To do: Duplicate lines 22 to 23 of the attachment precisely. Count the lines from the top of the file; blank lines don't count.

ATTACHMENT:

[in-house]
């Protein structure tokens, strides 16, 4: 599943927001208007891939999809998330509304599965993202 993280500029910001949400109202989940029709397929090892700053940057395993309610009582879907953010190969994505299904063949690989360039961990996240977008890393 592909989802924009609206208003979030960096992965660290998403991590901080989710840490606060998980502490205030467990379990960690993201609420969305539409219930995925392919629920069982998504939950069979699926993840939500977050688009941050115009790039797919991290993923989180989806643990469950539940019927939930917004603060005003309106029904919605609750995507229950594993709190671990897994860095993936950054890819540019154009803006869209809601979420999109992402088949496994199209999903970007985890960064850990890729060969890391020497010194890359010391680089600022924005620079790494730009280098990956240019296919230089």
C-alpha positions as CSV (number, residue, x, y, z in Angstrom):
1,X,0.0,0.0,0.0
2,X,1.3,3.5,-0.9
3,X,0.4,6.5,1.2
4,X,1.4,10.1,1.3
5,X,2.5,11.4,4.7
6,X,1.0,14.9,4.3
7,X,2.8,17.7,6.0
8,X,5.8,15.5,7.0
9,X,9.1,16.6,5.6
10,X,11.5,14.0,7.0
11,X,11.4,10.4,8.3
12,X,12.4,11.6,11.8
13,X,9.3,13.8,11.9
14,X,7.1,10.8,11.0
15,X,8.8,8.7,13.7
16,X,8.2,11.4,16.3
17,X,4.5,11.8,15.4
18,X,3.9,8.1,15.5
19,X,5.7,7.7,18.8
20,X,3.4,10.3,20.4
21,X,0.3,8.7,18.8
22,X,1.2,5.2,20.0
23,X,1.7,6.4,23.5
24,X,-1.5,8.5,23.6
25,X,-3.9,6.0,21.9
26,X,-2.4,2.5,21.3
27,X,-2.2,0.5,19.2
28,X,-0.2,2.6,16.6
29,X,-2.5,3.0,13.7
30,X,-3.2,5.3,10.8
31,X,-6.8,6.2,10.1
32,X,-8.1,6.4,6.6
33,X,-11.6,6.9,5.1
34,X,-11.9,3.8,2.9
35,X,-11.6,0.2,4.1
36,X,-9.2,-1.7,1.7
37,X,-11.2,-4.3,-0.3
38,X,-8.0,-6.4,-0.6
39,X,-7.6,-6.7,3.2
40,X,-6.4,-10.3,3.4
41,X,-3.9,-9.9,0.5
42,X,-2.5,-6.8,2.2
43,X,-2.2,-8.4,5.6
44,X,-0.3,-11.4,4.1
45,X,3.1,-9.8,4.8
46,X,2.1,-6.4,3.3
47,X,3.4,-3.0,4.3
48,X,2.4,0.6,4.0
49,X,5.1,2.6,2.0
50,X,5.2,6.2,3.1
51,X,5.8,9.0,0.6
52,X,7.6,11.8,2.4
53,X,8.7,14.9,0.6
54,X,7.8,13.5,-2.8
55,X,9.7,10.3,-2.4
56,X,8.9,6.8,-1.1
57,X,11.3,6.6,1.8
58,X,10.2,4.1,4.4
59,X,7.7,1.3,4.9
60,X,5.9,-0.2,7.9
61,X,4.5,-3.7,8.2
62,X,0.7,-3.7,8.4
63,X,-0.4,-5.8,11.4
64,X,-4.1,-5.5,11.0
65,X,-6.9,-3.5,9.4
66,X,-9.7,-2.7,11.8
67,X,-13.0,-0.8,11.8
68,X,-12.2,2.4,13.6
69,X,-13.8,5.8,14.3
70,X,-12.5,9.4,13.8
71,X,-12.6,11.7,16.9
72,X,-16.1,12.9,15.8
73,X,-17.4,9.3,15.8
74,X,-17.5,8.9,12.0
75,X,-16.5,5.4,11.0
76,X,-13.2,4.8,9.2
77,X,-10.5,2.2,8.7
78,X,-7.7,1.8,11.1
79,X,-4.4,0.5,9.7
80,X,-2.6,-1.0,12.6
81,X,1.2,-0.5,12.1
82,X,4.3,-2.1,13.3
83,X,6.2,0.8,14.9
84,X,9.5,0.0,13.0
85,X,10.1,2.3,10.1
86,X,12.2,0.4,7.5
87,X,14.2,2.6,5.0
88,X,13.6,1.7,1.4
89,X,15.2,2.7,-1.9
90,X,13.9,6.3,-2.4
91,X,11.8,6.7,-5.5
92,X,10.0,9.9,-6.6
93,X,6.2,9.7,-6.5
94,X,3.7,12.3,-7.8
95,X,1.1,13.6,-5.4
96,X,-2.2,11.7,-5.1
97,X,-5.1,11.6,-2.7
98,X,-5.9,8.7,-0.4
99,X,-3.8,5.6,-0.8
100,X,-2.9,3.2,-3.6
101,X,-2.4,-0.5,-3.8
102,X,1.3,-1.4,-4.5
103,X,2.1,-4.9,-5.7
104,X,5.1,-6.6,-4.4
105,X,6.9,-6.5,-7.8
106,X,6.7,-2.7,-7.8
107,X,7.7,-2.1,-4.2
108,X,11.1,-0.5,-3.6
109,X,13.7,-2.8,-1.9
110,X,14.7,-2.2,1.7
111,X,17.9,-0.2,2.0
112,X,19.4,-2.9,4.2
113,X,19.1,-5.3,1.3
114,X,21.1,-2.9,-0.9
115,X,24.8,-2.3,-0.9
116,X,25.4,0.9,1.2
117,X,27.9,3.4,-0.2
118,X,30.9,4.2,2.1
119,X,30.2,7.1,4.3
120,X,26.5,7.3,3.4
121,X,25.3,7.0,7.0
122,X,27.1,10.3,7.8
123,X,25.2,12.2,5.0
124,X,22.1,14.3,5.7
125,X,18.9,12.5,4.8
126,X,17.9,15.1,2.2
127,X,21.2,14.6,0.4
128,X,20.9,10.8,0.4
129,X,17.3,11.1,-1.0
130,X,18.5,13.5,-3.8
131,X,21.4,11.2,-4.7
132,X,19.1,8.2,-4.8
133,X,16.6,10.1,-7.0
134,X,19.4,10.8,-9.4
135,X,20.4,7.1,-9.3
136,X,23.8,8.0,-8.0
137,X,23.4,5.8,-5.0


19,X,5.7,7.7,18.8
20,X,3.4,10.3,20.4